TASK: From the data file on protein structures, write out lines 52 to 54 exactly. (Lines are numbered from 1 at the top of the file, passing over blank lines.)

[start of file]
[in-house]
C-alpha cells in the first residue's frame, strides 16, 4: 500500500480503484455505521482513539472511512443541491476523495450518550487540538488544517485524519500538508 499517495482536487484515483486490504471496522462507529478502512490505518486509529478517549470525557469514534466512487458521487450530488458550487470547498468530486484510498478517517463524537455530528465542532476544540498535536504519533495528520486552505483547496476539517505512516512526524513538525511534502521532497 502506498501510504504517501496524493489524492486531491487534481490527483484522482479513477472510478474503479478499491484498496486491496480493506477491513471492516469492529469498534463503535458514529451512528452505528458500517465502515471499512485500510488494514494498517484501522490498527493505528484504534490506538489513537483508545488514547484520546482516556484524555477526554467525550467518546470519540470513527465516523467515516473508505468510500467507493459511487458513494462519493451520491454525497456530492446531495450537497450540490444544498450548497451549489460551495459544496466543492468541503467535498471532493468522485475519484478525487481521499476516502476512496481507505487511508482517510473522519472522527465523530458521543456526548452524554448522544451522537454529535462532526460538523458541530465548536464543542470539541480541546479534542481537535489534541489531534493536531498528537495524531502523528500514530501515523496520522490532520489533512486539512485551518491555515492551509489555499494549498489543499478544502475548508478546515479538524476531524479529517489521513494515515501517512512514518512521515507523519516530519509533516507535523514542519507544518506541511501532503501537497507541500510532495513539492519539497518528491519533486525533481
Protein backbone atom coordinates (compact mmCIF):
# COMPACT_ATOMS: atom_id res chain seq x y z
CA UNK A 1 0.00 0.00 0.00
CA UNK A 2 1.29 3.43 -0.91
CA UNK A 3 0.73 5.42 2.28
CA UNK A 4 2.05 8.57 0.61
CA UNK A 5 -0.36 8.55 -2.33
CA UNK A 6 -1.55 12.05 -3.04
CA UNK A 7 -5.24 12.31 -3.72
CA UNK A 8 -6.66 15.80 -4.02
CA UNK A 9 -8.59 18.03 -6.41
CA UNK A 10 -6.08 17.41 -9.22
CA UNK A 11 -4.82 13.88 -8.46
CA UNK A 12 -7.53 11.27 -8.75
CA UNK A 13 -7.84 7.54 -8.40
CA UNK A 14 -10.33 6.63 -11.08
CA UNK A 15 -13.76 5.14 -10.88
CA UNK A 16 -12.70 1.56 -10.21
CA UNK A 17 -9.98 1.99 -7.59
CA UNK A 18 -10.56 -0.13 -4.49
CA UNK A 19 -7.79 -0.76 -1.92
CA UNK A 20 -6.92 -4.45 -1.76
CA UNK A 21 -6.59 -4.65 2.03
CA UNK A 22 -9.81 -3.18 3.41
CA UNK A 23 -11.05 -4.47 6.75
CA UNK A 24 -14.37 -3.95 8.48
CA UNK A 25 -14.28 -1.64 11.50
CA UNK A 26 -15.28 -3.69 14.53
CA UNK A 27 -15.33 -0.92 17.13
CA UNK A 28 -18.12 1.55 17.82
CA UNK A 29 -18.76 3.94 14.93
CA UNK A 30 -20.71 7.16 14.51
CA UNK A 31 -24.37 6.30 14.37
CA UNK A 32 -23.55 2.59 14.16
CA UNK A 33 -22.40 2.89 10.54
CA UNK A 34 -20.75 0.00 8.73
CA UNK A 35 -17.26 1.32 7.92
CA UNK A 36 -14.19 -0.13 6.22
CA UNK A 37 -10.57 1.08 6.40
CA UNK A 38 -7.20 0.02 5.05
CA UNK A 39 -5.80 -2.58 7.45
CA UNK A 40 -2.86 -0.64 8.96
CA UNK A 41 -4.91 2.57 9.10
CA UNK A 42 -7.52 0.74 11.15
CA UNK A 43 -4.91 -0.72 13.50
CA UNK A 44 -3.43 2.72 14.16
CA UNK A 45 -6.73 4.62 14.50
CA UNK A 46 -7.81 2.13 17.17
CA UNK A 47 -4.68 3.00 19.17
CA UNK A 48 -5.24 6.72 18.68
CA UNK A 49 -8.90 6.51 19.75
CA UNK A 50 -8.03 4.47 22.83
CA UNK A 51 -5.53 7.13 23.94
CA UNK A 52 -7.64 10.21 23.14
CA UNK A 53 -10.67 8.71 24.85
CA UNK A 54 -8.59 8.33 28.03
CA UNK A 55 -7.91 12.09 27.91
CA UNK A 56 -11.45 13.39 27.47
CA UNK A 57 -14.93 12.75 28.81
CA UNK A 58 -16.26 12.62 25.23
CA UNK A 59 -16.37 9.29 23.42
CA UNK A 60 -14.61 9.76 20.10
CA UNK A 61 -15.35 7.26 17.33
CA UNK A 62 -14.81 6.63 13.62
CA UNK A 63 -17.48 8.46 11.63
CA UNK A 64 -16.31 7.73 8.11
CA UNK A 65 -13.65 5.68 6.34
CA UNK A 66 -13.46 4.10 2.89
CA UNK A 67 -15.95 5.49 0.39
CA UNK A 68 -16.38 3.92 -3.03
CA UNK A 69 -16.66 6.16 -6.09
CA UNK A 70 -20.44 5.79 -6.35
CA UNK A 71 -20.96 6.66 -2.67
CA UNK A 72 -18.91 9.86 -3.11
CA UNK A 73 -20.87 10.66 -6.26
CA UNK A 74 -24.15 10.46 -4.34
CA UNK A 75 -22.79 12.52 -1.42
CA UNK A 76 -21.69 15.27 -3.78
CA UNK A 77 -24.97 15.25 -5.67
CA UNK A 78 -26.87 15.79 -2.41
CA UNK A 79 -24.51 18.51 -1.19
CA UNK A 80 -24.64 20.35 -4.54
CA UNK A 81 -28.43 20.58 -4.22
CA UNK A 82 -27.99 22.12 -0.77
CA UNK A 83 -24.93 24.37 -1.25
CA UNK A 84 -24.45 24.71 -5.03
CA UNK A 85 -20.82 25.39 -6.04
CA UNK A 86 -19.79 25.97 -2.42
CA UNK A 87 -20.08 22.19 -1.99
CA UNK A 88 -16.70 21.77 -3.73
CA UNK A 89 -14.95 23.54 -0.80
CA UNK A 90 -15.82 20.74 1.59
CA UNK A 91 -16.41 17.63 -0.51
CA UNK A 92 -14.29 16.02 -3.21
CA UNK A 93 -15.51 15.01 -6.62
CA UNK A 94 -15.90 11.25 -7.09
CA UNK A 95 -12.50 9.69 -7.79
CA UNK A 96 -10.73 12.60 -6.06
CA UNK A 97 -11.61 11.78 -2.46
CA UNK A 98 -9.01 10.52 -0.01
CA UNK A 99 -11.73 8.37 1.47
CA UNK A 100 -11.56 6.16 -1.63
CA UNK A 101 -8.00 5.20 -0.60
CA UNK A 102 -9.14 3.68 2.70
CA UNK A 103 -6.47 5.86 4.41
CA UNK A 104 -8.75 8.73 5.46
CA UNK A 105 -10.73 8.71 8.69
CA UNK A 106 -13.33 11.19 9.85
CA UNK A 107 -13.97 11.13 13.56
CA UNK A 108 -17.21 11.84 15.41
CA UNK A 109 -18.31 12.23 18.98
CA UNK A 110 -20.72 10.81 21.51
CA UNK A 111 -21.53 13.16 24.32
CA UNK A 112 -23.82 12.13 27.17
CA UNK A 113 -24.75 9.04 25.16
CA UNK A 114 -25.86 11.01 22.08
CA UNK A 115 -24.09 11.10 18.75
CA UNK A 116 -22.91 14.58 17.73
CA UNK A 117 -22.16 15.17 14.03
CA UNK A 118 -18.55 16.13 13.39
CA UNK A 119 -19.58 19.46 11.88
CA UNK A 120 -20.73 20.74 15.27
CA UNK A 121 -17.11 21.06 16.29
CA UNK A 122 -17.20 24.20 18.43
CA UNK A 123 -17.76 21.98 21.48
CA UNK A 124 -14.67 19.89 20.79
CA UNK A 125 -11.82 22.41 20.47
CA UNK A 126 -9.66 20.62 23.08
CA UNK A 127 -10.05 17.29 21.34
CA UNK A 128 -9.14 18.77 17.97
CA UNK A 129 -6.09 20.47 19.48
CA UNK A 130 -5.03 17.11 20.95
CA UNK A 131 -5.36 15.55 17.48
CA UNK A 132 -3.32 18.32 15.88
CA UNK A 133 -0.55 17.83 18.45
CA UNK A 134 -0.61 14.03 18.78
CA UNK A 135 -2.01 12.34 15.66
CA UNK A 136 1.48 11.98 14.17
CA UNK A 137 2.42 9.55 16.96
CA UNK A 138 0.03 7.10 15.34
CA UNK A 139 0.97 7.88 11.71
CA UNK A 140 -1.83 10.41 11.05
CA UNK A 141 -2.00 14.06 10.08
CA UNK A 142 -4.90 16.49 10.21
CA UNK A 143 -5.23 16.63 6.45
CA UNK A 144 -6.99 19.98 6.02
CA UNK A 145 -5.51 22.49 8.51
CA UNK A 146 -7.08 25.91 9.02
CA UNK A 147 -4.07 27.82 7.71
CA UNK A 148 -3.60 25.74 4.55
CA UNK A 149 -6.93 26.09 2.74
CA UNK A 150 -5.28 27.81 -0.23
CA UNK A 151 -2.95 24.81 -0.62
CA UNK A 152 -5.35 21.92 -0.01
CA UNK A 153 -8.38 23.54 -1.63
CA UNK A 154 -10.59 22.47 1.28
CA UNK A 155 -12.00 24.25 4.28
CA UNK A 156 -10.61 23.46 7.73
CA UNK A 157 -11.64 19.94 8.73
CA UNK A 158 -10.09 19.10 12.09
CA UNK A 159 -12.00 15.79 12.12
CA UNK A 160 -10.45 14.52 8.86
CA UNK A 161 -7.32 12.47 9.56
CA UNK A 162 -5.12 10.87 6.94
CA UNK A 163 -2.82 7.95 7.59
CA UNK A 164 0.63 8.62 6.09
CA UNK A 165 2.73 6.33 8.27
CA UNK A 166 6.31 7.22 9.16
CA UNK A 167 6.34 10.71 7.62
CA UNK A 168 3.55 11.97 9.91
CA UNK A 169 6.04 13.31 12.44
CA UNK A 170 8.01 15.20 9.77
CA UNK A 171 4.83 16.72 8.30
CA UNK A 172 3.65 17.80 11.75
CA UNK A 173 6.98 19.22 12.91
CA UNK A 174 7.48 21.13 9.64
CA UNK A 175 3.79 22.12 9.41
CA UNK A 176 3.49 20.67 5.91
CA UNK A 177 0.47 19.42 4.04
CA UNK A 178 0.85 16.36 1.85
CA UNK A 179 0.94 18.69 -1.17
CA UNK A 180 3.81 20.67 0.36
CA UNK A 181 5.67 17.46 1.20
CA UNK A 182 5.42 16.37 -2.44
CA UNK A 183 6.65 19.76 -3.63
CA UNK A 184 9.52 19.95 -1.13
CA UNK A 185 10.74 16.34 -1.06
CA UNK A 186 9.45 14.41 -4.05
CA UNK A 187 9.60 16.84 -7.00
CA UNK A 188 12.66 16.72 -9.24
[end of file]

CA UNK A 48 -5.24 6.72 18.68
CA UNK A 49 -8.90 6.51 19.75
CA UNK A 50 -8.03 4.47 22.83